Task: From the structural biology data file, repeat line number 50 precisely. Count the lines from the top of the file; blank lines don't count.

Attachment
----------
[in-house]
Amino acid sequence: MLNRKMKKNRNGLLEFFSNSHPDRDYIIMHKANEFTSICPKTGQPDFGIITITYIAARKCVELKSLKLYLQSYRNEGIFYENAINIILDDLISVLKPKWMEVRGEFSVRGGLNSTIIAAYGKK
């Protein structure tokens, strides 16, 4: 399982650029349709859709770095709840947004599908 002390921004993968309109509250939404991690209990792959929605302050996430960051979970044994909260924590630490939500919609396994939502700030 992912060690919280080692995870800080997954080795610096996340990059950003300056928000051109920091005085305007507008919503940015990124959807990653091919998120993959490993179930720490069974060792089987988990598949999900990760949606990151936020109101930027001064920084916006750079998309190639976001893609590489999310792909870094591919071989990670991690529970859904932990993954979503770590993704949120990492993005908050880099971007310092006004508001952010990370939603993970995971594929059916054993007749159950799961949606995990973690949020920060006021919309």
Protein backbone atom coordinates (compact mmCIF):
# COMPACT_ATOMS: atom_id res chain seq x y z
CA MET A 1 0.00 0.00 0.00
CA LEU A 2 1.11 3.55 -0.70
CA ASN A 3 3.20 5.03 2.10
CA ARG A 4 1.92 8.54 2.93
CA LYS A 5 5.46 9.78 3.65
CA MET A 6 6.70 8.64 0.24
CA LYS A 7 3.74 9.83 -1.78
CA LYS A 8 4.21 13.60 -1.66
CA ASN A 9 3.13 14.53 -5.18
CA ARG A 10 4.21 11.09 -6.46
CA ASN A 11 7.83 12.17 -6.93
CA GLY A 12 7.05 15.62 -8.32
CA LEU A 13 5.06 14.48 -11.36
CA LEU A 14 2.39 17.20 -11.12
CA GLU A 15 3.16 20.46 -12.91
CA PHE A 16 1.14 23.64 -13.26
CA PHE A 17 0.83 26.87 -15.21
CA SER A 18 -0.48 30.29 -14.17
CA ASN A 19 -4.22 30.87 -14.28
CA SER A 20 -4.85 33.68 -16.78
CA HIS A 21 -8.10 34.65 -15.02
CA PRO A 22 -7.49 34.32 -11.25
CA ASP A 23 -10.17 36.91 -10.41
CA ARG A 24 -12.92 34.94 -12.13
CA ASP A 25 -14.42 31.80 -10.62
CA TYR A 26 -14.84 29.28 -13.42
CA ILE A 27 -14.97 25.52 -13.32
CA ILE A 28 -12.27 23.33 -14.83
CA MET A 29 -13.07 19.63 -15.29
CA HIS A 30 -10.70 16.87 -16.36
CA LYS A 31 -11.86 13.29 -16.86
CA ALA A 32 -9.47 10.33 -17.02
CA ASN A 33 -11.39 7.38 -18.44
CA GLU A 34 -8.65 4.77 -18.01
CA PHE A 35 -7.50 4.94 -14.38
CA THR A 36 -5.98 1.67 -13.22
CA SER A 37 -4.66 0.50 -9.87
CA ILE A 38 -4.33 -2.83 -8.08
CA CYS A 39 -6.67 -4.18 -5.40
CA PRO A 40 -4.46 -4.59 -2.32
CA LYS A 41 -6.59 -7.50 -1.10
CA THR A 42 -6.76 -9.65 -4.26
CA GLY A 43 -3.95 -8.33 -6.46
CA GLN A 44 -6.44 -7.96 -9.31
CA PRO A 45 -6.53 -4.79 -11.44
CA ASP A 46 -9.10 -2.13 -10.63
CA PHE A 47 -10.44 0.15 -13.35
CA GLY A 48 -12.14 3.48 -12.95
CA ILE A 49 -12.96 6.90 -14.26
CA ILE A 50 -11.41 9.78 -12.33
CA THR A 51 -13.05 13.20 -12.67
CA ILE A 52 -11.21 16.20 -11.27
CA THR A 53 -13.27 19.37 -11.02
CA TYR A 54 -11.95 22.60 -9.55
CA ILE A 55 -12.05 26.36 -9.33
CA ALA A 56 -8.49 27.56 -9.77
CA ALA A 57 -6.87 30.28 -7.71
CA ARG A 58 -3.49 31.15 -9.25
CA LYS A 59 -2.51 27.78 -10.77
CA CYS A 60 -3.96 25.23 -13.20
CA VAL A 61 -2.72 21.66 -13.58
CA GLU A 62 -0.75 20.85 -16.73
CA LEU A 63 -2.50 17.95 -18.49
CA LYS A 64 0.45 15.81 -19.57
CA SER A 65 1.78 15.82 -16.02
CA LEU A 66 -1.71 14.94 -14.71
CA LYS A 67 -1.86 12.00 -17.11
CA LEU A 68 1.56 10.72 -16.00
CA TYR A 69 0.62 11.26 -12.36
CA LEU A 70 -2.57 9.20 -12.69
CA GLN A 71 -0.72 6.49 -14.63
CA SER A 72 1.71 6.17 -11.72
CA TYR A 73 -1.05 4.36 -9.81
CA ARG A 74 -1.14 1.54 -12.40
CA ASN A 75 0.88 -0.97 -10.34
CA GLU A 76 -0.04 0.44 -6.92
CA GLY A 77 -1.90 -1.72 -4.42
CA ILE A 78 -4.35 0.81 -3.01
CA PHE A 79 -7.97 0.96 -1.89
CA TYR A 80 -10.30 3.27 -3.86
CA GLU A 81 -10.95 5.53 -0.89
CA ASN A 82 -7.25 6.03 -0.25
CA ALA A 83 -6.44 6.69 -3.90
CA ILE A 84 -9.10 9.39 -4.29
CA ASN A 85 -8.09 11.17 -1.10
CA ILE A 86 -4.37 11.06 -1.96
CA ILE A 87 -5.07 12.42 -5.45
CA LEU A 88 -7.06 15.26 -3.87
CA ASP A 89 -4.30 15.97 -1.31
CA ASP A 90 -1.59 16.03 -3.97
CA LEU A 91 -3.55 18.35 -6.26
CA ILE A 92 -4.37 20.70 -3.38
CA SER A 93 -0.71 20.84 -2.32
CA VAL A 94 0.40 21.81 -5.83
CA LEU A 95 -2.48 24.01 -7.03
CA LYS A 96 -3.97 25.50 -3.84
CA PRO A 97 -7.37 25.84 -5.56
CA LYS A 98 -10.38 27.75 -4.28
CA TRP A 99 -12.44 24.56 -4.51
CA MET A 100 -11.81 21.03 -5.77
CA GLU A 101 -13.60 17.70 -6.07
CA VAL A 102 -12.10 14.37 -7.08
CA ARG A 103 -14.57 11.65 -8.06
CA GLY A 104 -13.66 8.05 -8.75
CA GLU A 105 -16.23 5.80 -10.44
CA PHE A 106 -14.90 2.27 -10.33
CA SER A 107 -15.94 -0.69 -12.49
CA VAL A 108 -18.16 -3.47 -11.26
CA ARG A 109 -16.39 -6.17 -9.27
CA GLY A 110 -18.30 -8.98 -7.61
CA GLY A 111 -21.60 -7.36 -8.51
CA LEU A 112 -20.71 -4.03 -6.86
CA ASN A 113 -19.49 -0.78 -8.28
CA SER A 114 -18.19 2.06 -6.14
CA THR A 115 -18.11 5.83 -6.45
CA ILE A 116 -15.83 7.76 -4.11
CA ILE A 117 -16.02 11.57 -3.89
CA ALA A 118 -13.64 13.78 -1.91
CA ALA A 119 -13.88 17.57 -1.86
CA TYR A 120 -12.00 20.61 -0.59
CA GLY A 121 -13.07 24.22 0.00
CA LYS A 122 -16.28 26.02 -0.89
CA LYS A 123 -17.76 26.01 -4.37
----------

CA PRO A 45 -6.53 -4.79 -11.44